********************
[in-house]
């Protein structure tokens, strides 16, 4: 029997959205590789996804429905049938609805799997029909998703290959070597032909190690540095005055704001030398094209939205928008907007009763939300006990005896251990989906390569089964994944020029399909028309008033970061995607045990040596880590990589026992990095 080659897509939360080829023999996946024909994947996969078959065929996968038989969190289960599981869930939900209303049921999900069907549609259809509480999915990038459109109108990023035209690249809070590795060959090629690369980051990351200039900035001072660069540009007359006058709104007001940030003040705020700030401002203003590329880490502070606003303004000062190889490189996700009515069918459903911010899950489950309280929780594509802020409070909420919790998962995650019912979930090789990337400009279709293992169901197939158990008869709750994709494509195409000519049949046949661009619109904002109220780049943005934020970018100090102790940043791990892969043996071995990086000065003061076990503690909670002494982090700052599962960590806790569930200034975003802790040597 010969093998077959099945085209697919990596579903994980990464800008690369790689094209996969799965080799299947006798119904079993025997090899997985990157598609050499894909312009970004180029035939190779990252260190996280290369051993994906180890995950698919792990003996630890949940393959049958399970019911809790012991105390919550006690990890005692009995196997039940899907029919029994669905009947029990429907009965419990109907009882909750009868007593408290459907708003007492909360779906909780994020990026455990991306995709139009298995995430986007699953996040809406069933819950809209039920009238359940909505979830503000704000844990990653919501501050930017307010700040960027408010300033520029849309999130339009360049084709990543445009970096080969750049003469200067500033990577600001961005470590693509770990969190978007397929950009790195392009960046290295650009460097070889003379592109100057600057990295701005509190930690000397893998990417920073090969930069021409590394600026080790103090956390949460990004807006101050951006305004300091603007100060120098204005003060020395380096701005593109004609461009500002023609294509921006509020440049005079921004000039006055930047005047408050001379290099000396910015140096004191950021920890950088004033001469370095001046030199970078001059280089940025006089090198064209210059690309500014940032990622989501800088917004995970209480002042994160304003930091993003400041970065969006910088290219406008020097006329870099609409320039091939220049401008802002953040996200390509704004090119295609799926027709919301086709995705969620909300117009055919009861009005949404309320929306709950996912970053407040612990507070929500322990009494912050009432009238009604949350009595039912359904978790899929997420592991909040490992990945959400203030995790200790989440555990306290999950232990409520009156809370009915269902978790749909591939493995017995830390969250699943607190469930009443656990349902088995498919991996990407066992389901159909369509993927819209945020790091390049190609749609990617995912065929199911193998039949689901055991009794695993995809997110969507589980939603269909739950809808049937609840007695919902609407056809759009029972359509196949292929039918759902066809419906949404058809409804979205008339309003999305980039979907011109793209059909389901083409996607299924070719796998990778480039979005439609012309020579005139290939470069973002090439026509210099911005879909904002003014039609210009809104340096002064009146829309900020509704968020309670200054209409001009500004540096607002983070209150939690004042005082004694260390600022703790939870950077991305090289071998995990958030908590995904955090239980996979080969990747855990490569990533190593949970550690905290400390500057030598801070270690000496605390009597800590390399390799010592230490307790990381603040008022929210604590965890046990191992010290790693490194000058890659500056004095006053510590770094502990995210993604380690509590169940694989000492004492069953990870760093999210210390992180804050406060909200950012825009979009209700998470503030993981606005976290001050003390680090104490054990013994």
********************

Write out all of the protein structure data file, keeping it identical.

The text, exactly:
[in-house]
């Protein structure tokens, strides 16, 4: 029997959205590789996804429905049938609805799997029909998703290959070597032909190690540095005055704001030398094209939205928008907007009763939300006990005896251990989906390569089964994944020029399909028309008033970061995607045990040596880590990589026992990095 080659897509939360080829023999996946024909994947996969078959065929996968038989969190289960599981869930939900209303049921999900069907549609259809509480999915990038459109109108990023035209690249809070590795060959090629690369980051990351200039900035001072660069540009007359006058709104007001940030003040705020700030401002203003590329880490502070606003303004000062190889490189996700009515069918459903911010899950489950309280929780594509802020409070909420919790998962995650019912979930090789990337400009279709293992169901197939158990008869709750994709494509195409000519049949046949661009619109904002109220780049943005934020970018100090102790940043791990892969043996071995990086000065003061076990503690909670002494982090700052599962960590806790569930200034975003802790040597 010969093998077959099945085209697919990596579903994980990464800008690369790689094209996969799965080799299947006798119904079993025997090899997985990157598609050499894909312009970004180029035939190779990252260190996280290369051993994906180890995950698919792990003996630890949940393959049958399970019911809790012991105390919550006690990890005692009995196997039940899907029919029994669905009947029990429907009965419990109907009882909750009868007593408290459907708003007492909360779906909780994020990026455990991306995709139009298995995430986007699953996040809406069933819950809209039920009238359940909505979830503000704000844990990653919501501050930017307010700040960027408010300033520029849309999130339009360049084709990543445009970096080969750049003469200067500033990577600001961005470590693509770990969190978007397929950009790195392009960046290295650009460097070889003379592109100057600057990295701005509190930690000397893998990417920073090969930069021409590394600026080790103090956390949460990004807006101050951006305004300091603007100060120098204005003060020395380096701005593109004609461009500002023609294509921006509020440049005079921004000039006055930047005047408050001379290099000396910015140096004191950021920890950088004033001469370095001046030199970078001059280089940025006089090198064209210059690309500014940032990622989501800088917004995970209480002042994160304003930091993003400041970065969006910088290219406008020097006329870099609409320039091939220049401008802002953040996200390509704004090119295609799926027709919301086709995705969620909300117009055919009861009005949404309320929306709950996912970053407040612990507070929500322990009494912050009432009238009604949350009595039912359904978790899929997420592991909040490992990945959400203030995790200790989440555990306290999950232990409520009156809370009915269902978790749909591939493995017995830390969250699943607190469930009443656990349902088995498919991996990407066992389901159909369509993927819209945020790091390049190609749609990617995912065929199911193998039949689901055991009794695993995809997110969507589980939603269909739950809808049937609840007695919902609407056809759009029972359509196949292929039918759902066809419906949404058809409804979205008339309003999305980039979907011109793209059909389901083409996607299924070719796998990778480039979005439609012309020579005139290939470069973002090439026509210099911005879909904002003014039609210009809104340096002064009146829309900020509704968020309670200054209409001009500004540096607002983070209150939690004042005082004694260390600022703790939870950077991305090289071998995990958030908590995904955090239980996979080969990747855990490569990533190593949970550690905290400390500057030598801070270690000496605390009597800590390399390799010592230490307790990381603040008022929210604590965890046990191992010290790693490194000058890659500056004095006053510590770094502990995210993604380690509590169940694989000492004492069953990870760093999210210390992180804050406060909200950012825009979009209700998470503030993981606005976290001050003390680090104490054990013994």